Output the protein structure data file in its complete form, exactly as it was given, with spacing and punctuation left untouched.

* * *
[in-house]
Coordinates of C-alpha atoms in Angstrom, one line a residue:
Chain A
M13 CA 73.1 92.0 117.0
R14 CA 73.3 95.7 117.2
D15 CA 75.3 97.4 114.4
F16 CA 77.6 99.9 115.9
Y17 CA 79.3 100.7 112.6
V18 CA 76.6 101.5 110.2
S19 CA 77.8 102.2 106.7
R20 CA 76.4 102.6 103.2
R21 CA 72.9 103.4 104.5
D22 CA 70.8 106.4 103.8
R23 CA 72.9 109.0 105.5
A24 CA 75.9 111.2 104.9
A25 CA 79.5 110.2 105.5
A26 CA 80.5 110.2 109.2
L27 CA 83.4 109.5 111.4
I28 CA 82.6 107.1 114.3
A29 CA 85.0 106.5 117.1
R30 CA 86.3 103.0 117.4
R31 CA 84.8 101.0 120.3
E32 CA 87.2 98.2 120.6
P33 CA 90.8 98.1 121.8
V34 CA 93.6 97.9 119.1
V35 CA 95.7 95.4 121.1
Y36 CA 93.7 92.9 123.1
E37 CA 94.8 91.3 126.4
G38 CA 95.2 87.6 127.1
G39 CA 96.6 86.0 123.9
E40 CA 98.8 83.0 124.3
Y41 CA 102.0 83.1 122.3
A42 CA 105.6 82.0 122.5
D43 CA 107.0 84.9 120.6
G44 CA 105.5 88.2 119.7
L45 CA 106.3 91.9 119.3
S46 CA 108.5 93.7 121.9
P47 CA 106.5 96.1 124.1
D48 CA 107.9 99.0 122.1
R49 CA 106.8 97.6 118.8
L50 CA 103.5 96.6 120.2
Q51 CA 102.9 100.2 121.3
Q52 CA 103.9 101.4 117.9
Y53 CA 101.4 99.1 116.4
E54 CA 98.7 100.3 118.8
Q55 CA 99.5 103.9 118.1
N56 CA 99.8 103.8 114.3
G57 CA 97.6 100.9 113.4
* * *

[in-house]
Coordinates of C-alpha atoms in Angstrom, one line a residue:
Chain A
M13 CA 73.1 92.0 117.0
R14 CA 73.3 95.7 117.2
D15 CA 75.3 97.4 114.4
F16 CA 77.6 99.9 115.9
Y17 CA 79.3 100.7 112.6
V18 CA 76.6 101.5 110.2
S19 CA 77.8 102.2 106.7
R20 CA 76.4 102.6 103.2
R21 CA 72.9 103.4 104.5
D22 CA 70.8 106.4 103.8
R23 CA 72.9 109.0 105.5
A24 CA 75.9 111.2 104.9
A25 CA 79.5 110.2 105.5
A26 CA 80.5 110.2 109.2
L27 CA 83.4 109.5 111.4
I28 CA 82.6 107.1 114.3
A29 CA 85.0 106.5 117.1
R30 CA 86.3 103.0 117.4
R31 CA 84.8 101.0 120.3
E32 CA 87.2 98.2 120.6
P33 CA 90.8 98.1 121.8
V34 CA 93.6 97.9 119.1
V35 CA 95.7 95.4 121.1
Y36 CA 93.7 92.9 123.1
E37 CA 94.8 91.3 126.4
G38 CA 95.2 87.6 127.1
G39 CA 96.6 86.0 123.9
E40 CA 98.8 83.0 124.3
Y41 CA 102.0 83.1 122.3
A42 CA 105.6 82.0 122.5
D43 CA 107.0 84.9 120.6
G44 CA 105.5 88.2 119.7
L45 CA 106.3 91.9 119.3
S46 CA 108.5 93.7 121.9
P47 CA 106.5 96.1 124.1
D48 CA 107.9 99.0 122.1
R49 CA 106.8 97.6 118.8
L50 CA 103.5 96.6 120.2
Q51 CA 102.9 100.2 121.3
Q52 CA 103.9 101.4 117.9
Y53 CA 101.4 99.1 116.4
E54 CA 98.7 100.3 118.8
Q55 CA 99.5 103.9 118.1
N56 CA 99.8 103.8 114.3
G57 CA 97.6 100.9 113.4